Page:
Check out the designs of Synaptyx
Just happened to find this work while browsing pics from BR. Definitely have to get myself a hoodie and a print of this. Totally Awesome!! Other links are Synaptees
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May 18, 2012 04:35 PM EDT
Check out the article over at Blade Runner Sequel is going to happen
Hang on, sci-fi fans: the rumors of a sequel to Blade Runner are true. Ridley Scott, the director of the visionary 1982 film, is "in talks" with Hampton Fancher, one of the two original screenwriters, to develop a sequel, according to a press release from Alcon Entertainment.....
Ridley Scott’s futuristic tale, ‘Blade Runner’ has been voted as the greatest sci-fi film of all time in a new poll.
The film, starring Harrison Ford as android hunter Rick Deckard, triumphed after beating the ever-popular Star Wars in the poll for Total Film magazine.
The film, which will celebrate its 30th anniversary next year, had struggled initially at the box office but went on to be viewed as a classic.
“Once seen and heard, so many scenes from Blade Runner burn into your brain forever. It’s sci-fi at its bleakest and most brilliant,” the Sydney Morning Herald quoted Jamie Graham, deputy editor of Total Film, as saying.
The top 10 sci-fi films are:
1. Blade Runner (1982)
2. Star Wars: Episode V - The Empire Strikes Back (1980)
3. 2001: A Space Odyssey (1968)
4. Alien (1979)
5. Star Wars (1977)
6. ET: The Extra Terrestrial (1982)
7. Aliens (1986)
8. Inception (2010)
9. The Matrix (1999)
10. The Terminator (1984).
Nearly three decades after Philip K. Dick’s Do Androids Dream of Electric Sheep? sparked Ridley Scott’s Blade Runner movie, the novel has inspired a comic book prequel that explores Earth’s first wave of droid hunters.
Titled Do Androids Dream of Electric Sheep? Dust to Dust, the $4 comic book by I Zombie writer Chris Roberson and 48 Stron artist Robert Adler lands May 26.
Roberson says the comic, offered in four variant covers (including the Trevor Hairsine art pictured above left), draws on a major theme running through Dick’s 1968 sci-fi classic. “There are a number of references to World War Terminus and the radioactive dust responsible for killing off nearly all animal life and rendering humans sterile,” he told Wired.com in an e-mail.
“Our story takes place in the immediate aftermath of that war as the populace comes to grips with the virtual extinction of animal life,” he said. “Meanwhile, the off-world colonies lure more and more people away, and androids originally intended for the battlefield are being repurposed to serve as the colonial workforce.”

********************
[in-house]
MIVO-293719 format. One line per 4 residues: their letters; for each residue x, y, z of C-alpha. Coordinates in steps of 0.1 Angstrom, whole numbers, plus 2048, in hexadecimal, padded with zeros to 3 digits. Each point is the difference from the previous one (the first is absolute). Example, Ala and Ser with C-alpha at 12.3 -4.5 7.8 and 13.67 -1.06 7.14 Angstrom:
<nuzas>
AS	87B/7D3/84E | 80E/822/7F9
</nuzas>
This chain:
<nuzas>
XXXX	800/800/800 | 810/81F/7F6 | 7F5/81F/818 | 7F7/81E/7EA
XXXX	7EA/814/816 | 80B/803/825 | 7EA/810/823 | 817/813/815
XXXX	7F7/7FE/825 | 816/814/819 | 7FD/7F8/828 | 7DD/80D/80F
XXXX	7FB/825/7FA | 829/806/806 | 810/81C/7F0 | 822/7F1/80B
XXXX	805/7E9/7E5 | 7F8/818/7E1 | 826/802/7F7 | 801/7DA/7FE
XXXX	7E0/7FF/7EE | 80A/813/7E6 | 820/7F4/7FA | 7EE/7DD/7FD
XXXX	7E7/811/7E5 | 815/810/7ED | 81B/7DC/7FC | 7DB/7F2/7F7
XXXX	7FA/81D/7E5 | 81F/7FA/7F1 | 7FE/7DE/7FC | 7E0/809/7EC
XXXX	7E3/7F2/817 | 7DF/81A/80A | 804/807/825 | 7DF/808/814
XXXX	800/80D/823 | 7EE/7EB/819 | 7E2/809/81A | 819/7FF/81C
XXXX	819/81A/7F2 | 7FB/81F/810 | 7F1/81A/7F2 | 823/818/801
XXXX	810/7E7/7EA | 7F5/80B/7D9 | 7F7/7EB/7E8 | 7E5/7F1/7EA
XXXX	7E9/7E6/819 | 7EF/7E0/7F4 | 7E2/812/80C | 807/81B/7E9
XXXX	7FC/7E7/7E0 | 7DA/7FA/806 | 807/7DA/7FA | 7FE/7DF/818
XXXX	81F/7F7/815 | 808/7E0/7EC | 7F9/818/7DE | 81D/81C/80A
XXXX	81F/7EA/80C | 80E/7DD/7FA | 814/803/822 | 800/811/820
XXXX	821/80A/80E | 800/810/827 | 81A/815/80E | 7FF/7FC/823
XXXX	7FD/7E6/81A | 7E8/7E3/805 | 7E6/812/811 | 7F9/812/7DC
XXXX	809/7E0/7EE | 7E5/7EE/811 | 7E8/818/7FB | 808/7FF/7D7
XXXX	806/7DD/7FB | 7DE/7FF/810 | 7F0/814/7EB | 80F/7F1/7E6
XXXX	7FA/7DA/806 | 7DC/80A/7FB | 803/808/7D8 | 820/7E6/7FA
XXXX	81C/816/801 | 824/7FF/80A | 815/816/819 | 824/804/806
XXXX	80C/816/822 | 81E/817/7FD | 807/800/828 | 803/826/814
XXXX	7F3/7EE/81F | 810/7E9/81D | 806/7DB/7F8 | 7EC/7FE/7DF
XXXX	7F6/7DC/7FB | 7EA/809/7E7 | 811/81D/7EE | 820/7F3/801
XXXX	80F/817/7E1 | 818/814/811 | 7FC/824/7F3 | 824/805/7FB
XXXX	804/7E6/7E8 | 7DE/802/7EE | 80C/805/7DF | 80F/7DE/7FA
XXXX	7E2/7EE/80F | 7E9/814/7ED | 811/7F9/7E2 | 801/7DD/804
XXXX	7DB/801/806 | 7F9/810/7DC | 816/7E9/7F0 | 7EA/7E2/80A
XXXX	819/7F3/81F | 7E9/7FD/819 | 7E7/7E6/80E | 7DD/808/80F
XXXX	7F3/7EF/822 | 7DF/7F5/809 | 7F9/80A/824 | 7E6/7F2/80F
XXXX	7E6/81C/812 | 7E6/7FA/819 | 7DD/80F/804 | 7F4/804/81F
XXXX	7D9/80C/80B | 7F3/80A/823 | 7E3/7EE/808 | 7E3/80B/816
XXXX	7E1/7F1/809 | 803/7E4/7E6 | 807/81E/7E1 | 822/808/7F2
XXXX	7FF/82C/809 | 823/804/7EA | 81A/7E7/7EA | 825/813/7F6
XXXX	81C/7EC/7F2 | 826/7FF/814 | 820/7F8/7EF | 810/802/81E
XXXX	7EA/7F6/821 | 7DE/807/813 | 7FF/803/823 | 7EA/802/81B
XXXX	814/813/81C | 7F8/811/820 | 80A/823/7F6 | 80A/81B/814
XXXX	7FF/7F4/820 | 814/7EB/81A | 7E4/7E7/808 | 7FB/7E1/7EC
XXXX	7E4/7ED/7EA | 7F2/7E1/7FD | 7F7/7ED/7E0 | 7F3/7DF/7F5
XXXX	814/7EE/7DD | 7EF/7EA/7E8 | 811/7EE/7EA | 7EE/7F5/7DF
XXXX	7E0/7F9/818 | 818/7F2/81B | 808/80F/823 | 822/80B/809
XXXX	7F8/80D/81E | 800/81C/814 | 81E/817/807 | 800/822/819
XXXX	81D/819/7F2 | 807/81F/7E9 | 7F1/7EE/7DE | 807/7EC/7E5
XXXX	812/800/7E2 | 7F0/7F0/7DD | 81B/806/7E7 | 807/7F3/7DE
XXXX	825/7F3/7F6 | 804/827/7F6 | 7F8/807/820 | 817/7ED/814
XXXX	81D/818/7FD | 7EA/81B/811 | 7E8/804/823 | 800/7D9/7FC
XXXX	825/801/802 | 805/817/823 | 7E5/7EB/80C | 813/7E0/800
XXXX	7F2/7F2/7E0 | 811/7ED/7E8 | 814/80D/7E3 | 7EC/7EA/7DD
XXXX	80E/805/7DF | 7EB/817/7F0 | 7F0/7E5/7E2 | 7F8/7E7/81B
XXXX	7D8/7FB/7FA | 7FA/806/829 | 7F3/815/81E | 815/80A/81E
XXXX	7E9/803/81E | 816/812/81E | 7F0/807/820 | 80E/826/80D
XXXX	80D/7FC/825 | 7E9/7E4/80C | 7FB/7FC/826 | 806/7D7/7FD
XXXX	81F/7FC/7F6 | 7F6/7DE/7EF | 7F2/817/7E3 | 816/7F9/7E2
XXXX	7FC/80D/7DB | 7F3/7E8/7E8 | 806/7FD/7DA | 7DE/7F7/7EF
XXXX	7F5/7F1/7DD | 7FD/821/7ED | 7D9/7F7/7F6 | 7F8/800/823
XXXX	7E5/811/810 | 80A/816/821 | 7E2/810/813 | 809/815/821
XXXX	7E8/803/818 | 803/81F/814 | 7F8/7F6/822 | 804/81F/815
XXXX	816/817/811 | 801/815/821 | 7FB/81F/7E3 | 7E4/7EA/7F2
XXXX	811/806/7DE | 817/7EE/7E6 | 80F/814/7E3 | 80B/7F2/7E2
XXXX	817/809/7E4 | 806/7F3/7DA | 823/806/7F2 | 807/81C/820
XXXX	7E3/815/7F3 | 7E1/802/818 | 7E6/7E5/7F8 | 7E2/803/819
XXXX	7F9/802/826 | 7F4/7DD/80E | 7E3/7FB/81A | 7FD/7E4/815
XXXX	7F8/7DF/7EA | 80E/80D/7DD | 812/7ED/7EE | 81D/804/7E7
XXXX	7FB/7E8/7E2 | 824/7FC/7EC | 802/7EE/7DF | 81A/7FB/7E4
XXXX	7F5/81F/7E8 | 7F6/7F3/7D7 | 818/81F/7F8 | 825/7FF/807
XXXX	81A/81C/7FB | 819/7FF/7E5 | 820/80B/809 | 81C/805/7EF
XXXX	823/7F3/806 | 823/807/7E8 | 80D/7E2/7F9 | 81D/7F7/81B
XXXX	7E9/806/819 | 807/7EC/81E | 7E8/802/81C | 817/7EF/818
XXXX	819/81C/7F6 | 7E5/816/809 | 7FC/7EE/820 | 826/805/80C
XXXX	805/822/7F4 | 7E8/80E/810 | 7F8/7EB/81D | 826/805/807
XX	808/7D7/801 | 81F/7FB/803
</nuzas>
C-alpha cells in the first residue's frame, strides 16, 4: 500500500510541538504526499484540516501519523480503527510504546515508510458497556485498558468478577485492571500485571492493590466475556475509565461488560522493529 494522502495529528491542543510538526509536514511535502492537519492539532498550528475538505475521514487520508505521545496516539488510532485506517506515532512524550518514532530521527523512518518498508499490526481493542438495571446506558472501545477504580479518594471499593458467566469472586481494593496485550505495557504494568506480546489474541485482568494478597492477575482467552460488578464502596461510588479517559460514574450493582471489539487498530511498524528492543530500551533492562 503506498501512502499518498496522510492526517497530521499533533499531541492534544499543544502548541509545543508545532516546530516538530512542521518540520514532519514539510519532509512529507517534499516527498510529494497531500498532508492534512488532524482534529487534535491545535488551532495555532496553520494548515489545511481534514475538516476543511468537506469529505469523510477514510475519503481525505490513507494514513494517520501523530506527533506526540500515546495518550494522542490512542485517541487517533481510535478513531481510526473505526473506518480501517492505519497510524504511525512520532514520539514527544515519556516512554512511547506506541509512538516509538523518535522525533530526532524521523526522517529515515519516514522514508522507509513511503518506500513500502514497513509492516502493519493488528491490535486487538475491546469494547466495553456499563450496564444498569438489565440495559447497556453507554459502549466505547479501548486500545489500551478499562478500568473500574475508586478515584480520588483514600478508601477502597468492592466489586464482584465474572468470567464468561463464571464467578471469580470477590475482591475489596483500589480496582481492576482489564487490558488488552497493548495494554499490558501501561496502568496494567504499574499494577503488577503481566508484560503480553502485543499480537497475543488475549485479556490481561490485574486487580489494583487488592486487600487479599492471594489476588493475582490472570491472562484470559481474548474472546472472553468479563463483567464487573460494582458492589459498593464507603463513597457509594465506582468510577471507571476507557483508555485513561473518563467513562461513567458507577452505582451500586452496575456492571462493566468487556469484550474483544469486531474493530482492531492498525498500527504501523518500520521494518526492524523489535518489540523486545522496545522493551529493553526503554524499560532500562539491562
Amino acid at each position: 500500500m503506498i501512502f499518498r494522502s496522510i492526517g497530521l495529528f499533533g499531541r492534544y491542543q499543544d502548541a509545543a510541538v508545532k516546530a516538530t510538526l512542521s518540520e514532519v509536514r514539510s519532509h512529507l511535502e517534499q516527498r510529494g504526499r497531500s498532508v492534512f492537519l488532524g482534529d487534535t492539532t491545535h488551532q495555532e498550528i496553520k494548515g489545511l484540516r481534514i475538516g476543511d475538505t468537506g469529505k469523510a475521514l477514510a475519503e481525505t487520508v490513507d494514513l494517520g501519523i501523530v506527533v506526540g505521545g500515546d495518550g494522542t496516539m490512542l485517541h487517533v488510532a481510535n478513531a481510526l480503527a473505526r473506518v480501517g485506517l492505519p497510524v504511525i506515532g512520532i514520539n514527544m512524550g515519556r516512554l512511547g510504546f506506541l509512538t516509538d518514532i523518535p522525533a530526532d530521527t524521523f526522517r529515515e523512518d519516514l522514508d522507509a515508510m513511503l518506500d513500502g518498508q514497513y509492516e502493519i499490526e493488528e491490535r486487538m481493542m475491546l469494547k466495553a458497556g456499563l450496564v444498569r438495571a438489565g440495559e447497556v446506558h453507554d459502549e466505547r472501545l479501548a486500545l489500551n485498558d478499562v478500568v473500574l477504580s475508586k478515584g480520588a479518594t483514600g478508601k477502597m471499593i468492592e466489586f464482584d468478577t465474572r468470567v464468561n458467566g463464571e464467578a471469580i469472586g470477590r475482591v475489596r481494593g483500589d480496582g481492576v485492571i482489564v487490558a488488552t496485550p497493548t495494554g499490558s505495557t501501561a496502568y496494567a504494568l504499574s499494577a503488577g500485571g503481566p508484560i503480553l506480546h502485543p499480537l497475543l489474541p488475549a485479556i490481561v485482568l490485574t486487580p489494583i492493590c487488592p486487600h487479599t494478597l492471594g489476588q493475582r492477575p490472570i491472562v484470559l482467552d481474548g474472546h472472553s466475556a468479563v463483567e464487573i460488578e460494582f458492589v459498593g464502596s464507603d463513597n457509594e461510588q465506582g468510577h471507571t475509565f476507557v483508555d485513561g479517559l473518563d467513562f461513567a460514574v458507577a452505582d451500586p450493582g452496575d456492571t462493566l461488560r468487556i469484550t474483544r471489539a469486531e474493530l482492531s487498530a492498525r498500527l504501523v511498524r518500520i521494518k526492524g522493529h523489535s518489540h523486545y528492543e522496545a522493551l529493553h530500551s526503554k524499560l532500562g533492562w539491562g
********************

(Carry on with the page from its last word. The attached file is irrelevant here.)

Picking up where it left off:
To get a free sneak peek at the story, fans can eyeball an eight-page digital preview on an iPad, iPhone or iPod Touch. The Dust to Dust app, devised by comiXology and Boom Studios, includes a retail locator bundled with a preorder feature for those who want to purchase physical copies.
In 1982, you ran around your living room with a makeshift blaster, aping the mannerisms of Harrison Ford. The film Blade Runner grabbed hold of your imagination, and your life was changed forever.
Now, you can take your childhood dream of humanoid hunting to the next level. The very gun that you imitated with what seemed like a large stick is going to be auctioned by Profiles in History on April 30 and May 1, 2009.
The humanoid replica killer Blade Runner gun is expected to gather somewhere between $100K and $150K in this auction, especially as we're talking about a unique piece. Only one of its kind was made for Harrison Ford a.k.a Rick Deckard, and the gun is even more special as it is, indeed, a truly interesting blend between a Steyr-Mannlicher Model .222 SL receiver with custom-made amber grips that has been attached to a dual-trigger Charter Arms .44 police bulldog double-action revolver and sports 6 “futuristic” LED lights (2 green and 4 red), controlled by a switch on the lower side of the blaster.
Update: Ford's Rick Deckard sci-fi weapon, the only firing gun used in the cult film, went under the hammer for a whopping $270,000. Other highlights of the spring memorabilia sale, which brought in over $4 million were the Creature From The Black Lagoon's mask, Arnold Schwarzenegger's Mr. Freeze costume from Batman & Robin and Derek Meers' and Jason Voorhees costume from Friday the 13th.